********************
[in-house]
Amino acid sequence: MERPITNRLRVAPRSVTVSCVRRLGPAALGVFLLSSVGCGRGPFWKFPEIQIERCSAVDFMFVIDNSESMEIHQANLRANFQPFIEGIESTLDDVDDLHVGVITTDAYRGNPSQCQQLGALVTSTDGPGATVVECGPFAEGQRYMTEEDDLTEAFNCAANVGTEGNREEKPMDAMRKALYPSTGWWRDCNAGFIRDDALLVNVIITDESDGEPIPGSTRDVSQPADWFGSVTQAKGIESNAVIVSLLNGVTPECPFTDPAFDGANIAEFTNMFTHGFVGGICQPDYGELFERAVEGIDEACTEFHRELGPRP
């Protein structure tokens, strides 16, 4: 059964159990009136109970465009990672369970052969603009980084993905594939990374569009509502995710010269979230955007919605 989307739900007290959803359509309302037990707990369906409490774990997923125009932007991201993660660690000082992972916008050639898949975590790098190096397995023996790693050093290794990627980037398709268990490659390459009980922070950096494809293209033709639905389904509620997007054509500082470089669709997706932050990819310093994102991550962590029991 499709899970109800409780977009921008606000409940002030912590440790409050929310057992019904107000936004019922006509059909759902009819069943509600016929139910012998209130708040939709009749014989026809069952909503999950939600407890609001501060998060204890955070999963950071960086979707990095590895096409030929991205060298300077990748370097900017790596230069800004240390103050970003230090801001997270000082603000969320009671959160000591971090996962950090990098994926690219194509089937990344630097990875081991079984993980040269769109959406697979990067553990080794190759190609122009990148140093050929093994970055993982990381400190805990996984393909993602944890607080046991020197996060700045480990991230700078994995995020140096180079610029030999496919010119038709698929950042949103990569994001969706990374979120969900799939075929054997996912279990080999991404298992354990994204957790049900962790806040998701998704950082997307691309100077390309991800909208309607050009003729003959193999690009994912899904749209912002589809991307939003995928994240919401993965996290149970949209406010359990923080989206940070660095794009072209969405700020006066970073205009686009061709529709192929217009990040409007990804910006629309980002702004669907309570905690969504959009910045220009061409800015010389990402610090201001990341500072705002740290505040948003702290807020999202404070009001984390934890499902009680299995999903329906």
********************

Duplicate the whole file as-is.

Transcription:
[in-house]
Amino acid sequence: MERPITNRLRVAPRSVTVSCVRRLGPAALGVFLLSSVGCGRGPFWKFPEIQIERCSAVDFMFVIDNSESMEIHQANLRANFQPFIEGIESTLDDVDDLHVGVITTDAYRGNPSQCQQLGALVTSTDGPGATVVECGPFAEGQRYMTEEDDLTEAFNCAANVGTEGNREEKPMDAMRKALYPSTGWWRDCNAGFIRDDALLVNVIITDESDGEPIPGSTRDVSQPADWFGSVTQAKGIESNAVIVSLLNGVTPECPFTDPAFDGANIAEFTNMFTHGFVGGICQPDYGELFERAVEGIDEACTEFHRELGPRP
């Protein structure tokens, strides 16, 4: 059964159990009136109970465009990672369970052969603009980084993905594939990374569009509502995710010269979230955007919605 989307739900007290959803359509309302037990707990369906409490774990997923125009932007991201993660660690000082992972916008050639898949975590790098190096397995023996790693050093290794990627980037398709268990490659390459009980922070950096494809293209033709639905389904509620997007054509500082470089669709997706932050990819310093994102991550962590029991 499709899970109800409780977009921008606000409940002030912590440790409050929310057992019904107000936004019922006509059909759902009819069943509600016929139910012998209130708040939709009749014989026809069952909503999950939600407890609001501060998060204890955070999963950071960086979707990095590895096409030929991205060298300077990748370097900017790596230069800004240390103050970003230090801001997270000082603000969320009671959160000591971090996962950090990098994926690219194509089937990344630097990875081991079984993980040269769109959406697979990067553990080794190759190609122009990148140093050929093994970055993982990381400190805990996984393909993602944890607080046991020197996060700045480990991230700078994995995020140096180079610029030999496919010119038709698929950042949103990569994001969706990374979120969900799939075929054997996912279990080999991404298992354990994204957790049900962790806040998701998704950082997307691309100077390309991800909208309607050009003729003959193999690009994912899904749209912002589809991307939003995928994240919401993965996290149970949209406010359990923080989206940070660095794009072209969405700020006066970073205009686009061709529709192929217009990040409007990804910006629309980002702004669907309570905690969504959009910045220009061409800015010389990402610090201001990341500072705002740290505040948003702290807020999202404070009001984390934890499902009680299995999903329906």